Endosomal trafficking of receptors plays fundamental roles in neuronal function and in neurodevelopment, as well as in disease states of the nervous system. The current understanding of endosome organization and function is based primarily on work in yeast and fibroblasts. However, our recent work showed that neurons employ neuronal-specific endocytic and endosomal machinery. There is thus presently a fundamental gap in the understanding of how endosomal function is adapted to cater to the specific physiological needs of neurons. Since the particular organization of the endosome determines postendocytic trafficking of receptors (i.e. signaling, processing, and/or degradation) and thereby specific functional outcomes, the field's ignorance of the neuronal adaptations of the endosomal system constitutes a significant barrier to progress in both basic and disease-oriented fields. Our long-term goals are to uncover the functional contributions of endosomes to neurodevelopment, and to the healthy and diseased brain. The rationale motivating this proposal is that vertebrate neurons express neuronal-specific proteins in their endosomes (in particular NEEP21/Nsg-1 and P19/Nsg-2) that control the endosomal trafficking of crucial neuronal membrane proteins, such as receptors important in development (the axonal adhesion molecule L1/NgCAM), synaptic function (GluA2), and disease (bAPP). Nsg-proteins are members of a gene family of transmembrane proteins found specifically in the neuronal Golgi and in poorly characterized somatodendritic endosomes ("Nsg-endosomes"). The central concept of this application is that crucial neuronal functions depend on Nsg-endosomes. Our preliminary data suggest the specific hypothesis that Nsg-proteins maintain a specific subset of endocytosed receptors in a distinct non-degradative compartment from where the cargo can recycle to multiple locations to regulate axon growth and synaptic function. We will use innovative approaches including quantitative single vesicle live imaging, super-resolution fluorescence microscopy, and electron microscopy in combination with functional interference approaches in primary neurons and in rodent cortex to address three specific aims:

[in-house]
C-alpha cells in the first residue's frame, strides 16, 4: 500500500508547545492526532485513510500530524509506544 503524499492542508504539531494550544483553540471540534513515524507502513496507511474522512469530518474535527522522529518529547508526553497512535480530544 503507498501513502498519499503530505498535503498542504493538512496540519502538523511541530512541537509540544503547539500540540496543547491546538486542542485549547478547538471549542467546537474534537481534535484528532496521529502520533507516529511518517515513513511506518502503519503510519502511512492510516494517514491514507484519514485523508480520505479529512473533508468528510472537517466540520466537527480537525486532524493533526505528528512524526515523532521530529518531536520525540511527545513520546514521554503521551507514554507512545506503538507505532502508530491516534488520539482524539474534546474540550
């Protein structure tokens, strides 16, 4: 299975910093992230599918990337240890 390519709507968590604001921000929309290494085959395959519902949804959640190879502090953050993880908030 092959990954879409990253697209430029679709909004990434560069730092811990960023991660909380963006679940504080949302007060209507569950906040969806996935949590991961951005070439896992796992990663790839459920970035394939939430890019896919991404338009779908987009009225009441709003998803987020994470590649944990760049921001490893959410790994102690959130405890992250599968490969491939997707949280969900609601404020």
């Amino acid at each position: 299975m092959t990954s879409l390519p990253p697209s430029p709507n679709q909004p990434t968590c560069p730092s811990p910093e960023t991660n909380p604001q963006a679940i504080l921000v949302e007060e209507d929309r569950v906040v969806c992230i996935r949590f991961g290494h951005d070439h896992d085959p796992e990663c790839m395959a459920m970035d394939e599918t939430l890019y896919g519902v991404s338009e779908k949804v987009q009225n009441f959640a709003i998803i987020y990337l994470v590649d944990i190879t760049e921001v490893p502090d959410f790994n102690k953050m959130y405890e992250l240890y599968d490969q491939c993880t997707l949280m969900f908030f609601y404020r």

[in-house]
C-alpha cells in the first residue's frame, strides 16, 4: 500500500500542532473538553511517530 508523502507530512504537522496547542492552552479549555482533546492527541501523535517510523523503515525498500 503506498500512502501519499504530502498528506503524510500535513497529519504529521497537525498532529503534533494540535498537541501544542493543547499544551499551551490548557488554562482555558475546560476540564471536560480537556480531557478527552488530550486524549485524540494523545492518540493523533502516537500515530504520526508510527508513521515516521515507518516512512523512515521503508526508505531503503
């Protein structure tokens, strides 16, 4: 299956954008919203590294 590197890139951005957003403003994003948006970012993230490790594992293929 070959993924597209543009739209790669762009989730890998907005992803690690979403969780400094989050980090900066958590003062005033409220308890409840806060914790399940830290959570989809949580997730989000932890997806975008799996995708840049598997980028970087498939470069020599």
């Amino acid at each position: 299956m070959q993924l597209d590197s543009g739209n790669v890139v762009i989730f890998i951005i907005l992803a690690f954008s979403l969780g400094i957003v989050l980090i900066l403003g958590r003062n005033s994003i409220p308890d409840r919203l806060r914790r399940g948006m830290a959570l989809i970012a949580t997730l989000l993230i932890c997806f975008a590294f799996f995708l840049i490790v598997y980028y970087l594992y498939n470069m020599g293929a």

Aim 1) How are Nsg-endosomes formed and how do they relate to other somatodendritic endosomes? With which other proteins does NEEP21/Nsg-1 interact and which rabs regulate Nsg-endosomal organization? Aim 2) How does loss of NEEP21/Nsg-1 and P19/Nsg-2 affect endosomal organization and cargo trafficking? Aim 3) Does loss of NEEP21/Nsg-1 and P19/Nsg-2 affect axon and dendrite development in the cortex? The proposed research is significant because it will discover the contribution of endosomes to neuronal function in health and disease. The new insights gained will not only lead to fundamental advances in understanding the regulation of neuronal membrane traffic, but also raise the possibility of new targets for tailoring translational strateges in the future.
A large number of neurological pathologies result from disturbances of membrane traffic. An increasing number of diseases are found to be genetically associated with endocytic and endosomal regulators. For instance, NHE6 mutations implicate endosomal dysfunction in some forms of autism. Also, some familiar Alzheimer's mutations are genetically linked to endosomal trafficking, suggesting that improper trafficking through endosomes can cause Alzheimer's disease even without mutations in bAPP. The proposed project to unravel the function and regulation of neuronal endosomes therefore will lead to advances in the scientific knowledge that will enable development of specific targeted interventions of harmful membrane trafficking pathologies in the future.
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